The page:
Among many attempts to combine Classical Music and Jazz, this is definitely one of the best ones I have come across in a long time. It beautifully mixes the two genres, preserving the basic qualities of both: the melodic and harmonic structure of European Classical Music and the freedom of improvisation and ability to stretch beyond the strict scenario confined within the notes, which characterizes Jazz.

The telepathic unity between the two players and the enormous respect they both have for each other, combined with their respective virtuosity, creates deeply moving music, which should not leave any music lover cold. This is a truly extraordinary piece of contemporary music, which hopefully will reach as many listeners around the world as it truly deserves. I urge everybody to make an effort and find a copy of this album; you will not regret doing so I assure you. Instant gratification and a moving emotional experience are guaranteed!

Saturday, July 22, 2017

Zerang/Mełech/Wójciński - 261034115 (2017)


Piotr Mełech - clarinet, bass clarinet
Ksawery Wójciński - double bass
Michael Zerang - drums



By Piotr Wojdat

Tym razem albumem, któremu warto się bliżej przyjrzeć, jest wspólne wydawnictwo znakomitych polskich instrumentalistów - klarnecisty Piotra Mełecha i kontrabasisty Ksawerego Wójcińskiego - oraz amerykańskiego perkusisty Michaela Zeranga. Jako kreatywne jazzowe trio spotykają się po raz pierwszy w 2010 roku, a więc mamy do czynienia z materiałem niemal już archiwalnym, i w ramach zaledwie jednej sesji studyjnej nagrywają ten oto album, który, na co wskazują między innymi tytuły kompozycji, jest wynikiem kolektywnej improwizacji pozbawionej wcześniejszych założeń kompozycyjnych.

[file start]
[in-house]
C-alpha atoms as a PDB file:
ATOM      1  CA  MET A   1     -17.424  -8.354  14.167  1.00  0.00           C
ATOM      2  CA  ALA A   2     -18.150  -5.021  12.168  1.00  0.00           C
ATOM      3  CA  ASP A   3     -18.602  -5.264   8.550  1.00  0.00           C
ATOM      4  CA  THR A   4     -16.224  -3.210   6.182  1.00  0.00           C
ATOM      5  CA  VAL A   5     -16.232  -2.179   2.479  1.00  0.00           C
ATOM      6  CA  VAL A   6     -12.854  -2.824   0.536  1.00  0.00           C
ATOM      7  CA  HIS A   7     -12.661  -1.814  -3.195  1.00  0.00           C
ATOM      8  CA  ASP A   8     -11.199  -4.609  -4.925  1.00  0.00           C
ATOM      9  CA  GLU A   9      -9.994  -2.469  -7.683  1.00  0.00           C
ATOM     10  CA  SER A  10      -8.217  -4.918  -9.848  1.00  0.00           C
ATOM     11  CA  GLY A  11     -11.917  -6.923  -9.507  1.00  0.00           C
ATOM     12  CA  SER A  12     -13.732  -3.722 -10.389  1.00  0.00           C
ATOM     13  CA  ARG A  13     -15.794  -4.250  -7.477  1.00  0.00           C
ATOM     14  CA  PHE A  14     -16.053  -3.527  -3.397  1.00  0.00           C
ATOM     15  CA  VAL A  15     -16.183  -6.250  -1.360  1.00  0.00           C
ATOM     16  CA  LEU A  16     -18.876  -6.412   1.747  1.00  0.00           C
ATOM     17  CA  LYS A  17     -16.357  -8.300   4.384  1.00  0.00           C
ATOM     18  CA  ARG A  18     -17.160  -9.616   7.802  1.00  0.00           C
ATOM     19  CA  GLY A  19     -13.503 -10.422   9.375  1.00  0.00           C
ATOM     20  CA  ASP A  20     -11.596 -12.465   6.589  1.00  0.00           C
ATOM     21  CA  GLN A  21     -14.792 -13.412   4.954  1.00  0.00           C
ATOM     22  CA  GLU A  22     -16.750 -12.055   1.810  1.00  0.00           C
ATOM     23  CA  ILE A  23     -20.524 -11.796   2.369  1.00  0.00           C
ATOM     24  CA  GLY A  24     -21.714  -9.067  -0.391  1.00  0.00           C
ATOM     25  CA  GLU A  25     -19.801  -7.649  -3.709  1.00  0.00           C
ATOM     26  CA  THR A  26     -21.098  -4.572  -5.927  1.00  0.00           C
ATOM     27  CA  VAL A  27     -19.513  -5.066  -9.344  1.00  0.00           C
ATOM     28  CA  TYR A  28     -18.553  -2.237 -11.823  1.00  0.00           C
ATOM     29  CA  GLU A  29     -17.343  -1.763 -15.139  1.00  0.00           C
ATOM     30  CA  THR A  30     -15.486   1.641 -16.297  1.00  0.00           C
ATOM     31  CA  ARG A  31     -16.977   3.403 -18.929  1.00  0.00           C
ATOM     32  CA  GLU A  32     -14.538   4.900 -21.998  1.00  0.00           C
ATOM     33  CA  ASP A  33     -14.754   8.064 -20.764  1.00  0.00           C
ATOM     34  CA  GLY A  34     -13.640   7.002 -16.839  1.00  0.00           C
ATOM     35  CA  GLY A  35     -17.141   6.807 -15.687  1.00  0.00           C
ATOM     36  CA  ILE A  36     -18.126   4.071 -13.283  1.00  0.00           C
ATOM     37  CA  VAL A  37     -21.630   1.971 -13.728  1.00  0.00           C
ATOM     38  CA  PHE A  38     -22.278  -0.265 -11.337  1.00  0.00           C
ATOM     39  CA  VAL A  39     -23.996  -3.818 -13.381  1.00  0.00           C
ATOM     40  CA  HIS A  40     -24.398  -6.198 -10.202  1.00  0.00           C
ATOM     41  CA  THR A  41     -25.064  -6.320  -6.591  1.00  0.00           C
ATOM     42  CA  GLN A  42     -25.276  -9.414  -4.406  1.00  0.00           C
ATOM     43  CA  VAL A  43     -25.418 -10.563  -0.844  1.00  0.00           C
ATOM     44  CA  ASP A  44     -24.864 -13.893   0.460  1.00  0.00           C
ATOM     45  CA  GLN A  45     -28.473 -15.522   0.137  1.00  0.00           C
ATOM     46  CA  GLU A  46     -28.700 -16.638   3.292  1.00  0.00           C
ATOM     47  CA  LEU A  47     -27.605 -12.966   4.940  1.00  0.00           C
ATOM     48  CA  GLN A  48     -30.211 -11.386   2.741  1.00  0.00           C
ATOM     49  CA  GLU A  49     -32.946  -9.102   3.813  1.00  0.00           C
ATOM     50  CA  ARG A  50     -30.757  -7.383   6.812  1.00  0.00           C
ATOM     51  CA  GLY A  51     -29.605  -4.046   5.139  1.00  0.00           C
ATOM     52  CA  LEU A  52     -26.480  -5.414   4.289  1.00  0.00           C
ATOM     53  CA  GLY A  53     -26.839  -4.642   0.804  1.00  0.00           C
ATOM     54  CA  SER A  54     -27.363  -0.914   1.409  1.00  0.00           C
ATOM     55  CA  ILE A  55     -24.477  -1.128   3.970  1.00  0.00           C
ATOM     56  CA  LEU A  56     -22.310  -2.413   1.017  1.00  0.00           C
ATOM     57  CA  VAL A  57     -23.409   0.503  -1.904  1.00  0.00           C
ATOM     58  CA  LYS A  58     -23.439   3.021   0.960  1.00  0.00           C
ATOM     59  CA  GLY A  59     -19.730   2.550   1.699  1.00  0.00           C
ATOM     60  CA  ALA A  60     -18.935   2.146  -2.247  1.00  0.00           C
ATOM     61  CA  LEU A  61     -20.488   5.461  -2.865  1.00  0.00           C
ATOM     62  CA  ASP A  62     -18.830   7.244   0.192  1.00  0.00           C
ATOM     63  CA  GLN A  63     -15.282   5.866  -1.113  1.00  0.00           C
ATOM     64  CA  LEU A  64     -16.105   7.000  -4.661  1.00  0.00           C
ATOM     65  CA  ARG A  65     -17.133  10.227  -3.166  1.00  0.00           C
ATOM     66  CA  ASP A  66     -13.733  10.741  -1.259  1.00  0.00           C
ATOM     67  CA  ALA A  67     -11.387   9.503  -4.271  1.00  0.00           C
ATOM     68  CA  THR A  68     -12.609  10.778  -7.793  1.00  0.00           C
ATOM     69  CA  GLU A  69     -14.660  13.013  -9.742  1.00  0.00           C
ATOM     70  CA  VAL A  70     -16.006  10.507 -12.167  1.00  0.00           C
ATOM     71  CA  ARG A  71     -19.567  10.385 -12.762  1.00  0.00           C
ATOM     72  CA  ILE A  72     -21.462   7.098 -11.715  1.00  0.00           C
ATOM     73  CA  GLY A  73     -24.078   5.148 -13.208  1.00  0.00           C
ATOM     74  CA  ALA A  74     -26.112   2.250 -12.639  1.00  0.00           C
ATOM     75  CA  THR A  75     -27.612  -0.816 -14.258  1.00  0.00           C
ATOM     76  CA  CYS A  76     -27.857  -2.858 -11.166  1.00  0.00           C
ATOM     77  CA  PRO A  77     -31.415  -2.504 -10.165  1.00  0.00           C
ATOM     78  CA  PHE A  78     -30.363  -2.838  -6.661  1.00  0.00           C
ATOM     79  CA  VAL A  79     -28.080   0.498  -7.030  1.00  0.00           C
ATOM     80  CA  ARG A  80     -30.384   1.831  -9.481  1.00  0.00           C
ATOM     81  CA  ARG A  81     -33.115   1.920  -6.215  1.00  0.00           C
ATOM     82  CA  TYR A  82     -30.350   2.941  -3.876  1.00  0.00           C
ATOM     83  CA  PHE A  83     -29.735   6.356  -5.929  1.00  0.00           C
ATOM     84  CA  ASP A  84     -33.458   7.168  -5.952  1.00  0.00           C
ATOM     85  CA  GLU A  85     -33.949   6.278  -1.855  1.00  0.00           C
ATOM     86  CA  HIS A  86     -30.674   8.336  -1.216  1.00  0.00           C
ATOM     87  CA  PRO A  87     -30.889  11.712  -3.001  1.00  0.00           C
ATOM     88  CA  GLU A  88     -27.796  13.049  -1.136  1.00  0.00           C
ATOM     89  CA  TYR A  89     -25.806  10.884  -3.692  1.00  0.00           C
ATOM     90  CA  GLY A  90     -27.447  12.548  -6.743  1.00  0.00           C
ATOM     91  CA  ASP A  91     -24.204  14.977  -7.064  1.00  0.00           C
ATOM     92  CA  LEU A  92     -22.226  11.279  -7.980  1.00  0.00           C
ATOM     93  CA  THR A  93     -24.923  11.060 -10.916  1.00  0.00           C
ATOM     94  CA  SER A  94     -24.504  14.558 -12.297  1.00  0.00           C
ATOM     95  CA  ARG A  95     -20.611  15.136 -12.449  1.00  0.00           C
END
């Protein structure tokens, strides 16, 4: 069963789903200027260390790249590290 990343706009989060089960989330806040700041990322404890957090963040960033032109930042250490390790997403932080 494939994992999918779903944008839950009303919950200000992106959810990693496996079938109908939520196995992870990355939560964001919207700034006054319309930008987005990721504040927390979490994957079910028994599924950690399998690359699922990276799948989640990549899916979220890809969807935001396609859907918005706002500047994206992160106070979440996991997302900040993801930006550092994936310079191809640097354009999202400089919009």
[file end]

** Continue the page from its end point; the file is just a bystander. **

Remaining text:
W czasie, gdy koncerty zespołu miały swoje miejsce, z pewnością największe zainteresowanie budził doświadczony i otwarty na różne inspiracje etniczne i jazzowe amerykański muzyk. Wydawać by się zatem mogło, że to Michael Zerang jest tutaj faktycznym liderem, kimś w rodzaju gwiazdy, który nadaje ton całemu przedsięwzięciu, a Mełech i Wójciński stanowią jedynie tło dla poczynań perkusisty. Po wysłuchaniu płyty "261034115" okazuje się, że każdy z artystów ma coś istotnego do powiedzenia, a nadrzędną kwestią dla tria jest zaprezentowanie komunikatywnej wypowiedzi artystycznej.